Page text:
Over the next two hours, Congdon walks me around, pointing out all the things that make it, as he says again and again, “unique and different.” There are 70,000 products here, nearly twice as many as in most supermarkets. The store employs some 600 people, two to three times more than other places. So Congdon’s sushi bar can be staffed by not one chef whipping up made-to-order lunches, but by three — and this on a Monday morning, one of the slowest times of the week.
Any grocery company today has to do a little bit of everything that the competition does. So at Wegmans there’s a pharmacy, a florist, and shelves of groceries with signs touting low prices. In a back corner, near the enormous beer and wine section, bulk products like paper towels are stacked on Costco-like steel shelves. The idea is to make people feel like they’re in a club store, says Congdon, then surprise them with even lower prices.
But Wegmans’ fresh food areas are its showstoppers. There’s charcuterie, some 300 types of cheese, people cutting up custom veggie blends for stir-frys, and a fish department on its way to buying the entire catch of its Boston supplier. And then there are prepared foods.
“Consumers have evolved,” Wegmans spokeswoman Jo Natale had told me before my visit. “They’re still asking what they can cook for dinner, but more and more ‘What can I pick up for dinner?’ ” The Market Cafe is designed to offer several hundred answers to that question.
It takes up about a quarter of the store’s floor space and requires the work of nearly a third of its employees. There are all the usual counters to get pizzas, subs, and coffee, but there’s also an island with dim sum, a stir-fry station, and row upon row of salad and hot-food bars (most of it for $8.49 a pound). It has a 200-person seating area with fireplaces and flat-screen TVs, and a handful of registers for people who want to get in and out quickly, rather than brave the store’s 30 regular checkout lanes.
Standing in the Market Cafe, Congdon gestures toward the meat and seafood sections, each with its own ready-to-cook meals. “The way the store was designed, the farther back you go, the more preparation is needed in your food,” he says. “So if you’re standing right here, you don’t have to do anything but eat it. The farther down we go, we’re going to start to see all the ingredients.” This is choose-your-own adventure grocery shopping, which is exactly the point.
The same kind of philosophy is evident in the Fall 2012 edition of Wegmans Menu, a 134-page glossy magazine of recipes, tips, and coupons. Congdon flips to the page with the chicken Parmesan he had for dinner last night. You can cook it from scratch, which would take 45 minutes, serve four, and include ingredients Wegmans makes sure to sell at competitive prices. But if you don’t have that kind of time, the magazine points out the dish is also available in the meat section, where it’s packaged in an oven-ready aluminum tray. Still too much work? Then buy it already cooked for $9.99 a pound at the Market Cafe.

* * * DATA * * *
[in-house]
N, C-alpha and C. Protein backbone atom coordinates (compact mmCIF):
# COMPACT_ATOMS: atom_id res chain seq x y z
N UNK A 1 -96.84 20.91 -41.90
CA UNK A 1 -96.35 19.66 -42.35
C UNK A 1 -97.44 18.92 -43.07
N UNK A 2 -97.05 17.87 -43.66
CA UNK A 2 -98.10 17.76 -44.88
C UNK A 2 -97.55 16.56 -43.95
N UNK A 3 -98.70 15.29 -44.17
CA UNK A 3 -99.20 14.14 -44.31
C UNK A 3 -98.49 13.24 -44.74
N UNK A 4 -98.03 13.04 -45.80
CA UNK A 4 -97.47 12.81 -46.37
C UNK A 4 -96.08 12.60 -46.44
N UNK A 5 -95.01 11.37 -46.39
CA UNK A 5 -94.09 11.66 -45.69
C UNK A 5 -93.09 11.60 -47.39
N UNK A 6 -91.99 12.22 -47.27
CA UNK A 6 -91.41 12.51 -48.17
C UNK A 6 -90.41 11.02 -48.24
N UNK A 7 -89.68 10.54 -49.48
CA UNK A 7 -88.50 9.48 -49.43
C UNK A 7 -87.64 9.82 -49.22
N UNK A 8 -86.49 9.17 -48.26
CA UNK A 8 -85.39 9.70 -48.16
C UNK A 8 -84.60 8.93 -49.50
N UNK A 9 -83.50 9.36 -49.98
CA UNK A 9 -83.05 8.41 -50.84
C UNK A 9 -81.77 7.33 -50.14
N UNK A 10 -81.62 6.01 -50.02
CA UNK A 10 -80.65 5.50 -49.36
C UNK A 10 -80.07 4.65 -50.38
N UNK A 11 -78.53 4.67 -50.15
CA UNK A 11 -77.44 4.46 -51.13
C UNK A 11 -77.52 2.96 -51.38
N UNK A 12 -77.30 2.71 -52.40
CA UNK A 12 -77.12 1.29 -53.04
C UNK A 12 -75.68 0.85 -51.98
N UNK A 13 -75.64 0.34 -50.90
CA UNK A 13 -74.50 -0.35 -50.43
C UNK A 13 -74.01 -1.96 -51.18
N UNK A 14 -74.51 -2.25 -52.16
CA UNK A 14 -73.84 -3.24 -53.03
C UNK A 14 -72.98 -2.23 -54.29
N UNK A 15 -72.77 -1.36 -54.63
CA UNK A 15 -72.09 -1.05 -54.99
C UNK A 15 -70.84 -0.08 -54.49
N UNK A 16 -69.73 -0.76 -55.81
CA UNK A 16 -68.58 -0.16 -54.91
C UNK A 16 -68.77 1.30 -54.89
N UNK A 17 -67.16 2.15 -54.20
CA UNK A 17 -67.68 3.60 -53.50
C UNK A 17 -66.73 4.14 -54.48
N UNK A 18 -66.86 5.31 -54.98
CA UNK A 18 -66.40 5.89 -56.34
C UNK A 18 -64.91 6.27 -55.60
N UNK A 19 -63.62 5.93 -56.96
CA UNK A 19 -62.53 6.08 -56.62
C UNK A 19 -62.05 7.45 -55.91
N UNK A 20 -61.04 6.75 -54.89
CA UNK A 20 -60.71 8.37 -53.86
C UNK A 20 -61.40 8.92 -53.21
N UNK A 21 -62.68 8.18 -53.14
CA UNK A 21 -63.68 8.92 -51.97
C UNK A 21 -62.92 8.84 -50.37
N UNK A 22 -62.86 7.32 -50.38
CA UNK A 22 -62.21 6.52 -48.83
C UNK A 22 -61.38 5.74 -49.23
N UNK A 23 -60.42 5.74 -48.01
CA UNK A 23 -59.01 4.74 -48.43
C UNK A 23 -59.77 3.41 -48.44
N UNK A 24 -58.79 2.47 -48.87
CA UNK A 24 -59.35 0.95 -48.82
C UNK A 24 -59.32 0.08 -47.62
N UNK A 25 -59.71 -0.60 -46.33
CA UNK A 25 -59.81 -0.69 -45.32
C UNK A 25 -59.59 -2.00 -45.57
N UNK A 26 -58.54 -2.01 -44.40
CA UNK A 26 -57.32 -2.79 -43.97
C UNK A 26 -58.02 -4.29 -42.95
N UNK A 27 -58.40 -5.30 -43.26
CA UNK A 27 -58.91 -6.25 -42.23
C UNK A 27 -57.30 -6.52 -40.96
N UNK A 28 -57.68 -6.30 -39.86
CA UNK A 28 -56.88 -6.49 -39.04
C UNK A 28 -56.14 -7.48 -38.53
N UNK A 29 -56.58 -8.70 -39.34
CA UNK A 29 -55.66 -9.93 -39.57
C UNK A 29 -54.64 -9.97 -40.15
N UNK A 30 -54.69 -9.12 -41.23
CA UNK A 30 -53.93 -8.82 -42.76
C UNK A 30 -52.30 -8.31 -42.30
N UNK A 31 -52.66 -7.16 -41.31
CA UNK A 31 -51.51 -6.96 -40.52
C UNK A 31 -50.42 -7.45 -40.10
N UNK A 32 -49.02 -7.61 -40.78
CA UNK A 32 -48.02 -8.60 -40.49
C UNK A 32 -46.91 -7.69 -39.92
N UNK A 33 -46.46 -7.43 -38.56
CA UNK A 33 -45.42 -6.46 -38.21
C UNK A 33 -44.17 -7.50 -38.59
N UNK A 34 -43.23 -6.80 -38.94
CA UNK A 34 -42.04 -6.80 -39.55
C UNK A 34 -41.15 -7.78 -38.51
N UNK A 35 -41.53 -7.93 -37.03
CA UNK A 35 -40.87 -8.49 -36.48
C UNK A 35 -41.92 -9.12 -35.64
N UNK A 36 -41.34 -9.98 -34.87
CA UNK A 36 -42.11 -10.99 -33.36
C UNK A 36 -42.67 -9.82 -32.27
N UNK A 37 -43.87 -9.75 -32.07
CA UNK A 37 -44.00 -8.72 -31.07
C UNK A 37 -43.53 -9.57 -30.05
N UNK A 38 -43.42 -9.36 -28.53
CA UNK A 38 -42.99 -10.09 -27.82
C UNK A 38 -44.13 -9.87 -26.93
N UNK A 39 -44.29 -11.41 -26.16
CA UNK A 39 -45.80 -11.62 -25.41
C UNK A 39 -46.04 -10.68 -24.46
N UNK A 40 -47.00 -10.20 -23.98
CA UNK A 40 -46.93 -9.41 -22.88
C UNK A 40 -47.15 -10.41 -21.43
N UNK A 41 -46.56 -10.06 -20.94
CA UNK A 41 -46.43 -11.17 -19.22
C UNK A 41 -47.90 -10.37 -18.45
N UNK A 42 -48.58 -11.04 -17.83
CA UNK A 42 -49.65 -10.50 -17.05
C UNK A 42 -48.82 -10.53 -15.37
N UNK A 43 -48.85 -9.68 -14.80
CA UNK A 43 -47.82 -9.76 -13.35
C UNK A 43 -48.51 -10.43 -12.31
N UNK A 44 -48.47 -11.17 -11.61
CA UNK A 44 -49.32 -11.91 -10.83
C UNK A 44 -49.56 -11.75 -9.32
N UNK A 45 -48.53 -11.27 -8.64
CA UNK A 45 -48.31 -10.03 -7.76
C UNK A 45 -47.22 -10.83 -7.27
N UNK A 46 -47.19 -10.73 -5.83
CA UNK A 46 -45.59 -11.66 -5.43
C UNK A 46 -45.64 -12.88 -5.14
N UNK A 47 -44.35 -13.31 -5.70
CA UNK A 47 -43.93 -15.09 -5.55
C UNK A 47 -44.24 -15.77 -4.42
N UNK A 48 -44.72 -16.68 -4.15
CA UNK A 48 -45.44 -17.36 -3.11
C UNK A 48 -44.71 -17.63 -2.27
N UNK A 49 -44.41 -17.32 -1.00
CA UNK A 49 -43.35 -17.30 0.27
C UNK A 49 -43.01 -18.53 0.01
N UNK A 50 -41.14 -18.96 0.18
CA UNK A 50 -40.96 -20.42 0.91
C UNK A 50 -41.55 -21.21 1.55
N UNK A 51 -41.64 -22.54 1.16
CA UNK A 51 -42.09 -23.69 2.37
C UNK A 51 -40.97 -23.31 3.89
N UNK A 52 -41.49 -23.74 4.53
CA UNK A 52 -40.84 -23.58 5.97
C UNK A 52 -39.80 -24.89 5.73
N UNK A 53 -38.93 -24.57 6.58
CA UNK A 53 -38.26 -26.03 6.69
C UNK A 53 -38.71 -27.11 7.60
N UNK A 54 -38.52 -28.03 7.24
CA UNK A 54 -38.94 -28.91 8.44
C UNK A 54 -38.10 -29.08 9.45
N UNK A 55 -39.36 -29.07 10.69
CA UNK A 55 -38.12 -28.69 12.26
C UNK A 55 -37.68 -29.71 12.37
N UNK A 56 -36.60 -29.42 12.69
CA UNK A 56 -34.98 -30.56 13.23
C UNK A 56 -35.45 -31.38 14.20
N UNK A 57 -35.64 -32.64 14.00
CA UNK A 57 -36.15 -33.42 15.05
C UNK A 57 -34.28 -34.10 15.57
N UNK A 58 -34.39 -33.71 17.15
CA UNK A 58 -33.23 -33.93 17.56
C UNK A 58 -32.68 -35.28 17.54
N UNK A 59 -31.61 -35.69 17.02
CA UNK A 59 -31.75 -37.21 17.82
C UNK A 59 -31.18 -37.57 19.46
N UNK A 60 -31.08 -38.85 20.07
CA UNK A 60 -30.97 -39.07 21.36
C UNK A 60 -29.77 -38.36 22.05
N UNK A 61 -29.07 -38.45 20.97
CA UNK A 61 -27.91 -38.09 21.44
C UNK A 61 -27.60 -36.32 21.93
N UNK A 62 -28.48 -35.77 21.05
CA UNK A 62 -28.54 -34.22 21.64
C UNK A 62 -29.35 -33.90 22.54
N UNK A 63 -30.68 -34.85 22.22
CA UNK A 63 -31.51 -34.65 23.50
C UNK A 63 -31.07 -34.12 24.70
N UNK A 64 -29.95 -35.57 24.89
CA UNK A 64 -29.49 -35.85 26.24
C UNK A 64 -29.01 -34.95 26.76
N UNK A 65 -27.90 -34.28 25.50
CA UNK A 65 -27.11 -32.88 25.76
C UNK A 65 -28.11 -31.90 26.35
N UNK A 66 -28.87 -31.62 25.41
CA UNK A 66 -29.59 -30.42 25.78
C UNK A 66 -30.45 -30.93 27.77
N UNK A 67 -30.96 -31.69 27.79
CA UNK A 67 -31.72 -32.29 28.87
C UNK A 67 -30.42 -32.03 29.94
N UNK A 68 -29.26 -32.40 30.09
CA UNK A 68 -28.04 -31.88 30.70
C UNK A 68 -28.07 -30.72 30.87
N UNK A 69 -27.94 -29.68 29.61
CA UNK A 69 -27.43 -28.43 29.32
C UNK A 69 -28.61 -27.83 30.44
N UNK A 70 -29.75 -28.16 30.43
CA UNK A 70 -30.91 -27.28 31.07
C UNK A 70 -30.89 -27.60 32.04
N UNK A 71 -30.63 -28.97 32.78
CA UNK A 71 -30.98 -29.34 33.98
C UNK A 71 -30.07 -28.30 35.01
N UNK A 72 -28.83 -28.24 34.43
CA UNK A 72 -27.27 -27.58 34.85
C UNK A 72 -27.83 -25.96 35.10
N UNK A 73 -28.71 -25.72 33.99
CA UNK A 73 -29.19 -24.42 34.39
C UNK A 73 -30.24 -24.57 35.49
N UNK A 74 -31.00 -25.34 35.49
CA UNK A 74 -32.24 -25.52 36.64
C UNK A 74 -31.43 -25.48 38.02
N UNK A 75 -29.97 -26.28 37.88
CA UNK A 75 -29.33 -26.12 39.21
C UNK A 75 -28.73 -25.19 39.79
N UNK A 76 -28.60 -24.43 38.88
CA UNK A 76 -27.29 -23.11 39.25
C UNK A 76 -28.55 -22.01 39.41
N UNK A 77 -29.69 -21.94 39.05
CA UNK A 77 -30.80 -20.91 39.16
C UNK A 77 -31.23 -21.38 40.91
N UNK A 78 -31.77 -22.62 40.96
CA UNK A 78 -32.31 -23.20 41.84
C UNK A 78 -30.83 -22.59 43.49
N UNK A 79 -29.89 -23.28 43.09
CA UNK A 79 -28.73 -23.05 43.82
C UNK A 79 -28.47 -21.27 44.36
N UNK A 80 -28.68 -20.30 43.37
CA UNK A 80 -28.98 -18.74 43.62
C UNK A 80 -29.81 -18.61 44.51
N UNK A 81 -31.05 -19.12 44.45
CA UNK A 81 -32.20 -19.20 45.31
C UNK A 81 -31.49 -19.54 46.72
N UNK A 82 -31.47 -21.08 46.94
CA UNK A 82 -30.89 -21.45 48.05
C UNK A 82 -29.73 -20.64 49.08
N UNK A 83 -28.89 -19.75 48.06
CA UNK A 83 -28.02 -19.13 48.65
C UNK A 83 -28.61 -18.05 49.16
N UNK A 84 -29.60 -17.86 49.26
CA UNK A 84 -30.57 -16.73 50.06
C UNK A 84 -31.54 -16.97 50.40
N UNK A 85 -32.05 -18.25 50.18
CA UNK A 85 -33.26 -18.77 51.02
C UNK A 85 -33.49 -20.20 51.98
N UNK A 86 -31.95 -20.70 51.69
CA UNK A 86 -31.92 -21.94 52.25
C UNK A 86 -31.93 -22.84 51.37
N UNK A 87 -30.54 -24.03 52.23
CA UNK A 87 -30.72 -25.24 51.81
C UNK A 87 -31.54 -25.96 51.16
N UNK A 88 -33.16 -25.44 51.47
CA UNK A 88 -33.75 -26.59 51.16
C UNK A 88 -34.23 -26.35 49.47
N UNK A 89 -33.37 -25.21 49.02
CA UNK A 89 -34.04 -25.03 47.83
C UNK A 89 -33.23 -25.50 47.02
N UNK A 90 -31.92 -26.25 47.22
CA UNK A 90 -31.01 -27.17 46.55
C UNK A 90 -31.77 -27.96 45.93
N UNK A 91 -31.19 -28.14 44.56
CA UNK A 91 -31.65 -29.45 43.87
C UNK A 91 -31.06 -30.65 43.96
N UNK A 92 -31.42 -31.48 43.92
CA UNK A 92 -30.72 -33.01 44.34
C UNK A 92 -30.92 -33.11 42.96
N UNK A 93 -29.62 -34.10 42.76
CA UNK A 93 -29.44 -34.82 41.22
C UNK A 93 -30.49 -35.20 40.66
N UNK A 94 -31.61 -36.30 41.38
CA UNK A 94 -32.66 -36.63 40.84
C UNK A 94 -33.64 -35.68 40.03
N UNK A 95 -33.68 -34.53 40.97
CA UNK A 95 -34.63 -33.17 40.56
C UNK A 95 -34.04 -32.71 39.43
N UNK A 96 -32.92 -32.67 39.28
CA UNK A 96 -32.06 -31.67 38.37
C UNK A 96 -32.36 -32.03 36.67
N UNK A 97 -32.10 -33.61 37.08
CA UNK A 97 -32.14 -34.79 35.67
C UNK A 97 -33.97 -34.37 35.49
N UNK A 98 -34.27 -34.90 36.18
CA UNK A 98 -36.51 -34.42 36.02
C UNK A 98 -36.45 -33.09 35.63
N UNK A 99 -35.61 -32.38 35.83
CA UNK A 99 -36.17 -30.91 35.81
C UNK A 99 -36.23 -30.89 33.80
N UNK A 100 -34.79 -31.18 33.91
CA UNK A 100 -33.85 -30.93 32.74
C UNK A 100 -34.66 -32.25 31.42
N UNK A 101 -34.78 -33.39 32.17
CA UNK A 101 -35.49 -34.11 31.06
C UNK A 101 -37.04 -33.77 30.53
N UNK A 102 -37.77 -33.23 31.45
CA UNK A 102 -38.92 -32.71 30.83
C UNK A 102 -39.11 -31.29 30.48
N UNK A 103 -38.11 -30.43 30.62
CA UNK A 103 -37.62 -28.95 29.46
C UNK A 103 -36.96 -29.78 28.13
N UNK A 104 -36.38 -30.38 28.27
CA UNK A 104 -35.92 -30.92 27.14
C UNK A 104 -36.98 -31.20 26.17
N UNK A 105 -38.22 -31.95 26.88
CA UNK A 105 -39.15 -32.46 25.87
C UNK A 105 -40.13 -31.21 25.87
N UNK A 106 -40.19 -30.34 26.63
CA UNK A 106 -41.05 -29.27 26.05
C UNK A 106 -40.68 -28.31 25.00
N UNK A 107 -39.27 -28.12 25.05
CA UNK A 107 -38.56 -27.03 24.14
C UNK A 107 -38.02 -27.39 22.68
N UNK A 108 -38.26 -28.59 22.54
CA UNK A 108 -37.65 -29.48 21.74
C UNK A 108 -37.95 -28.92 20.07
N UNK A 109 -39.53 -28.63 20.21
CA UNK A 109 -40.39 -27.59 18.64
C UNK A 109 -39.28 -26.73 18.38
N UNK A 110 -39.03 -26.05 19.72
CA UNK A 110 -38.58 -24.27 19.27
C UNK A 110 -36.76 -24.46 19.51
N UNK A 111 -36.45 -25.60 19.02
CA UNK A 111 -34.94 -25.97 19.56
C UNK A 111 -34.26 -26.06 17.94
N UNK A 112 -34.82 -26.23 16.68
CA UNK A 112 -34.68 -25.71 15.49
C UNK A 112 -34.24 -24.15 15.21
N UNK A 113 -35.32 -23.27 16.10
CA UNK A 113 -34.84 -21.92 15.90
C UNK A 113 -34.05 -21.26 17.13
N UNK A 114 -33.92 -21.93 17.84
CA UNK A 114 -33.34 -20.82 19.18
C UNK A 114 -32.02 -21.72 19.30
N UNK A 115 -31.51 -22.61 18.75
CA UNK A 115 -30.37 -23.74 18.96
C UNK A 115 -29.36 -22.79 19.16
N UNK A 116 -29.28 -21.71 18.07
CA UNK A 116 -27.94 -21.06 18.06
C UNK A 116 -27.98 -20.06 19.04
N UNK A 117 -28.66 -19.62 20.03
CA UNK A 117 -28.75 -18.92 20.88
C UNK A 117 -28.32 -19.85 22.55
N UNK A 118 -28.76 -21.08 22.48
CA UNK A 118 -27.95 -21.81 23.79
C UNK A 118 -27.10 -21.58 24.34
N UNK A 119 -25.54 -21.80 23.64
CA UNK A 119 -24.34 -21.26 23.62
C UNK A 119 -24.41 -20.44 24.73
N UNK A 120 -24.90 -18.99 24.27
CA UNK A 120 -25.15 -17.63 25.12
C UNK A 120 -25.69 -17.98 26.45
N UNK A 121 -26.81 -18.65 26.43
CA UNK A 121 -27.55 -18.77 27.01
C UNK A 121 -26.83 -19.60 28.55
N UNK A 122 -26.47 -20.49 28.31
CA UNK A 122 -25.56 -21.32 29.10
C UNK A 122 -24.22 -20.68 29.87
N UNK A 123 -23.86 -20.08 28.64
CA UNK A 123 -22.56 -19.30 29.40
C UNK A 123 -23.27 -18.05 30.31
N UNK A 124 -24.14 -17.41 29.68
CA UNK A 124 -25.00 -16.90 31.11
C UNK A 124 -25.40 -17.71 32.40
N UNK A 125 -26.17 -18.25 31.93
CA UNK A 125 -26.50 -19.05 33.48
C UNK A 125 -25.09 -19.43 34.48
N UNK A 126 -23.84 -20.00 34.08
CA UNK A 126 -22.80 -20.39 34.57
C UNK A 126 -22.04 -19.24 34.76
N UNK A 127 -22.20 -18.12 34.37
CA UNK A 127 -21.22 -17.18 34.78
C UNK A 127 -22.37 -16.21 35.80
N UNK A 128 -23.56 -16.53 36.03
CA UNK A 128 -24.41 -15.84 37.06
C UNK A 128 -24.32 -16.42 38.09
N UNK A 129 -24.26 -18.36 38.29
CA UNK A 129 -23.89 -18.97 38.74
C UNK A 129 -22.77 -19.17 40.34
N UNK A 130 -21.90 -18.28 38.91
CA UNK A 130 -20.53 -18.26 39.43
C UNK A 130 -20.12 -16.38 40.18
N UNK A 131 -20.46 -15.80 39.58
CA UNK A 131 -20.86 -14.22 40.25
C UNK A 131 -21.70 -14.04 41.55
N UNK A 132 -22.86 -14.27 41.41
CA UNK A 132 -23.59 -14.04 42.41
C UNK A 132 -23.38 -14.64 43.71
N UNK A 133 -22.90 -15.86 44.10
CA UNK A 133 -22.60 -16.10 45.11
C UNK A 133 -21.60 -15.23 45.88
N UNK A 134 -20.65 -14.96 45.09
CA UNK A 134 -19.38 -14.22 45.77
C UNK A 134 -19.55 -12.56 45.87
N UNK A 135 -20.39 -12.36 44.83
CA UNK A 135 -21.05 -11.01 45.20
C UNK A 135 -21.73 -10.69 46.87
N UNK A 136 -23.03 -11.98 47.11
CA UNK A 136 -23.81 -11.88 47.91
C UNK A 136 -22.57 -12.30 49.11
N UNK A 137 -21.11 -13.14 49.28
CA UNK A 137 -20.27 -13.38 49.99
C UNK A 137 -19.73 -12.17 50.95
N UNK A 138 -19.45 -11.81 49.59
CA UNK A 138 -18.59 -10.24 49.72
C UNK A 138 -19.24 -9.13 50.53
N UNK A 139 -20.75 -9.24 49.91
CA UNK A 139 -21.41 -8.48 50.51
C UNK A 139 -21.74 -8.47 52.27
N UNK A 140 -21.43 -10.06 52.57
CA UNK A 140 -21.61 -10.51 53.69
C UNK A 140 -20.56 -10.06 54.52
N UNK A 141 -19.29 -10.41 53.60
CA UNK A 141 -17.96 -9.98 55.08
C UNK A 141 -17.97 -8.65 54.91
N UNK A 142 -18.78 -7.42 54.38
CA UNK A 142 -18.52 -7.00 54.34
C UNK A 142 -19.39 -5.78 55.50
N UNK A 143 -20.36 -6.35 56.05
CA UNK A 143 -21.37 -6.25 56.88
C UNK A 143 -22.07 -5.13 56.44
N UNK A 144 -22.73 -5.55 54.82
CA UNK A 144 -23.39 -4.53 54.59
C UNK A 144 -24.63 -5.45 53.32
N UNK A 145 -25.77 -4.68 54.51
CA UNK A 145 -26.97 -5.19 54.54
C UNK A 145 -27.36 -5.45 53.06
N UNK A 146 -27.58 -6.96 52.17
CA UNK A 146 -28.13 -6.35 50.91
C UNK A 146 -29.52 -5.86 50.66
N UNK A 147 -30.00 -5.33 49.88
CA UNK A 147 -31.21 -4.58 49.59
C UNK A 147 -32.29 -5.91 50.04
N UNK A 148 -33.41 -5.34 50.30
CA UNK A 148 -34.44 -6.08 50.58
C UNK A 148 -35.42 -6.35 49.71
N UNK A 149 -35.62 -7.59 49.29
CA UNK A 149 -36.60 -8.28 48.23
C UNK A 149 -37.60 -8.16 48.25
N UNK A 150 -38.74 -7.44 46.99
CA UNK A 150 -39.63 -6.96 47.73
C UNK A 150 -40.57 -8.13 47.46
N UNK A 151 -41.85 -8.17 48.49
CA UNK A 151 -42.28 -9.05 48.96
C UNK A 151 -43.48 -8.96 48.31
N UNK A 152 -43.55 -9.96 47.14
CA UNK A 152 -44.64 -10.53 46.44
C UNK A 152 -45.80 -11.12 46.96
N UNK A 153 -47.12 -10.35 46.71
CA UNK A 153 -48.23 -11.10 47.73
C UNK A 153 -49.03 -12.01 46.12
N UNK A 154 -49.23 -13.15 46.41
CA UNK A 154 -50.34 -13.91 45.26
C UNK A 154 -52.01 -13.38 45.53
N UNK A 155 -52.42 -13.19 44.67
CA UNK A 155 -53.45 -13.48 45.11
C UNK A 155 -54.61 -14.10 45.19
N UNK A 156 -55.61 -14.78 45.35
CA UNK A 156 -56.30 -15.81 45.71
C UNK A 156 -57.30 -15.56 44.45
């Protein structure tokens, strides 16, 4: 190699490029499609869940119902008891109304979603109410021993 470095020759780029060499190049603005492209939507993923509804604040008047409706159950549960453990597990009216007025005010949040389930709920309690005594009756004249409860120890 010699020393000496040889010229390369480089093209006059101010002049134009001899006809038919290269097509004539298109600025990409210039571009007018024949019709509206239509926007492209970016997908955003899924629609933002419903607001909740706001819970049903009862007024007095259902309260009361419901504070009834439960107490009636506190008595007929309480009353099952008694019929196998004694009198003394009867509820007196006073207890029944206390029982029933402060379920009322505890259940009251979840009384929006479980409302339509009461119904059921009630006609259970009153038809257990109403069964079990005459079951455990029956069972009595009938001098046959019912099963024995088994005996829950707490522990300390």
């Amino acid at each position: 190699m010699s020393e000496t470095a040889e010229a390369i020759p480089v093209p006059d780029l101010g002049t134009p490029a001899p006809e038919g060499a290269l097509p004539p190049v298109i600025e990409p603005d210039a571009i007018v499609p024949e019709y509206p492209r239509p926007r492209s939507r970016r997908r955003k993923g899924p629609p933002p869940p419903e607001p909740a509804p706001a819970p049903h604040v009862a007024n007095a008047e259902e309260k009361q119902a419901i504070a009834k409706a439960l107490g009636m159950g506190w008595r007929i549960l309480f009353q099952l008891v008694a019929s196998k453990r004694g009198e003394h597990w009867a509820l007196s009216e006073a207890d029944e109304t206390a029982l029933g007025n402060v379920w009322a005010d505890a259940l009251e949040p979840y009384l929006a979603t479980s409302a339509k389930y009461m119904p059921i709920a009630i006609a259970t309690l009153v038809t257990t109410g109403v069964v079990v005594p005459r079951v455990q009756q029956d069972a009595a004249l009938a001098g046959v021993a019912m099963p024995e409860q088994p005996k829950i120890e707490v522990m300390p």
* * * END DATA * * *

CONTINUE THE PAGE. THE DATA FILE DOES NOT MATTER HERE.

Wegmans Menu, which comes out five times a year, represents one last big thing that’s unique and different about Wegmans: Unlike most stores, it doesn’t advertise with weekly circulars, only placing ads in newspapers about once a month around events like the Super Bowl. Instead, when it arrives in a new community, it mails coupon books and copies of the magazine to households within about 15 miles, then entices more people with periodic mailings. The chain’s best customers then get new copies mailed to their homes.
The company prefers to do things like periodically compile lists of products families buy most, then freeze bargain-basement prices on dozens of them for months at a time. “It could be any family’s shopping list,” Natale says of the most recent one, which includes foods like chicken breast and bananas. “It appeals to everyone.”
The system works for Wegmans, in part, because its stores tend to be in relatively affluent areas, and people are willing to travel farther than usual to visit one. Wegmans shoppers spend more per trip than customers of any other chain.
But Stop & Shop has more stores — 404 at last count — and a more income-diverse clientele. So to appeal to its entire spectrum of customers, the company has been doing something counterintuitive: Trying to figure out exactly who each one of them is.
BEFORE MICHAEL CULLEN CAME ALONG, it was easy for the clerk in a neighborhood grocery store to know who was the loyal customer and who was the occasional one. But that personal connection disappeared once supermarkets started serving super-sized populations. The loyalty card — which allows stores to connect each purchase to the person doing the buying — finally offered a way to get it back.Continued...